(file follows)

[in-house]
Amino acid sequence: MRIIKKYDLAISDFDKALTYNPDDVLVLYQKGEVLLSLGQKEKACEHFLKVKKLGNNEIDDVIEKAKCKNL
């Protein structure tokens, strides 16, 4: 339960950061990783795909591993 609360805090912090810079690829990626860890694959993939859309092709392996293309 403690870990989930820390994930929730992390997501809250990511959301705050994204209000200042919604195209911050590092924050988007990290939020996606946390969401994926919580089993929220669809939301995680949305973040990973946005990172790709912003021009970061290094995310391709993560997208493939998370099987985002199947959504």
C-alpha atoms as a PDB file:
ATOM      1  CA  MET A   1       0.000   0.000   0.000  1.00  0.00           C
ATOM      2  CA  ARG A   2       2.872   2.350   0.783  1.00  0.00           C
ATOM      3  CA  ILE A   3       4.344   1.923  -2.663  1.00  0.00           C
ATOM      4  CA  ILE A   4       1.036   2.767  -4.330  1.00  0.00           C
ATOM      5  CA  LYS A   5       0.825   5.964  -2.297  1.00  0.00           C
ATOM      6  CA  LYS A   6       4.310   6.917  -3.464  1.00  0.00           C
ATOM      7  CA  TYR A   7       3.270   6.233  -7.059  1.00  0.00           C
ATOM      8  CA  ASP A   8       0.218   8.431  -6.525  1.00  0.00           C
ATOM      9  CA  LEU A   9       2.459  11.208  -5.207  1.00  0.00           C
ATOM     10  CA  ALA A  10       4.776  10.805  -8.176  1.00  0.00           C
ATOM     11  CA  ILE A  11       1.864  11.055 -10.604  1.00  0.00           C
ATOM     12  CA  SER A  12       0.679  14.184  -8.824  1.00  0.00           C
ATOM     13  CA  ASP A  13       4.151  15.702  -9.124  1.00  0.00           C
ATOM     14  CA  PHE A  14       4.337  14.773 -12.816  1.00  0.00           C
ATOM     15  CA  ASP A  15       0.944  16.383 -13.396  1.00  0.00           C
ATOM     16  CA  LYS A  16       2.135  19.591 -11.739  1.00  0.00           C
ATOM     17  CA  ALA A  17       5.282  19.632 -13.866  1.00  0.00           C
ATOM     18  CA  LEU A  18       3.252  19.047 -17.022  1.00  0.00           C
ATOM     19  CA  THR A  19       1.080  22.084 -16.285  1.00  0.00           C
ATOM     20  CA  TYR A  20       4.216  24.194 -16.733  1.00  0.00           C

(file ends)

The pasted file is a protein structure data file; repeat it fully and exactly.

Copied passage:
[in-house]
Amino acid sequence: MRIIKKYDLAISDFDKALTYNPDDVLVLYQKGEVLLSLGQKEKACEHFLKVKKLGNNEIDDVIEKAKCKNL
């Protein structure tokens, strides 16, 4: 339960950061990783795909591993 609360805090912090810079690829990626860890694959993939859309092709392996293309 403690870990989930820390994930929730992390997501809250990511959301705050994204209000200042919604195209911050590092924050988007990290939020996606946390969401994926919580089993929220669809939301995680949305973040990973946005990172790709912003021009970061290094995310391709993560997208493939998370099987985002199947959504």
C-alpha atoms as a PDB file:
ATOM      1  CA  MET A   1       0.000   0.000   0.000  1.00  0.00           C
ATOM      2  CA  ARG A   2       2.872   2.350   0.783  1.00  0.00           C
ATOM      3  CA  ILE A   3       4.344   1.923  -2.663  1.00  0.00           C
ATOM      4  CA  ILE A   4       1.036   2.767  -4.330  1.00  0.00           C
ATOM      5  CA  LYS A   5       0.825   5.964  -2.297  1.00  0.00           C
ATOM      6  CA  LYS A   6       4.310   6.917  -3.464  1.00  0.00           C
ATOM      7  CA  TYR A   7       3.270   6.233  -7.059  1.00  0.00           C
ATOM      8  CA  ASP A   8       0.218   8.431  -6.525  1.00  0.00           C
ATOM      9  CA  LEU A   9       2.459  11.208  -5.207  1.00  0.00           C
ATOM     10  CA  ALA A  10       4.776  10.805  -8.176  1.00  0.00           C
ATOM     11  CA  ILE A  11       1.864  11.055 -10.604  1.00  0.00           C
ATOM     12  CA  SER A  12       0.679  14.184  -8.824  1.00  0.00           C
ATOM     13  CA  ASP A  13       4.151  15.702  -9.124  1.00  0.00           C
ATOM     14  CA  PHE A  14       4.337  14.773 -12.816  1.00  0.00           C
ATOM     15  CA  ASP A  15       0.944  16.383 -13.396  1.00  0.00           C
ATOM     16  CA  LYS A  16       2.135  19.591 -11.739  1.00  0.00           C
ATOM     17  CA  ALA A  17       5.282  19.632 -13.866  1.00  0.00           C
ATOM     18  CA  LEU A  18       3.252  19.047 -17.022  1.00  0.00           C
ATOM     19  CA  THR A  19       1.080  22.084 -16.285  1.00  0.00           C
ATOM     20  CA  TYR A  20       4.216  24.194 -16.733  1.00  0.00           C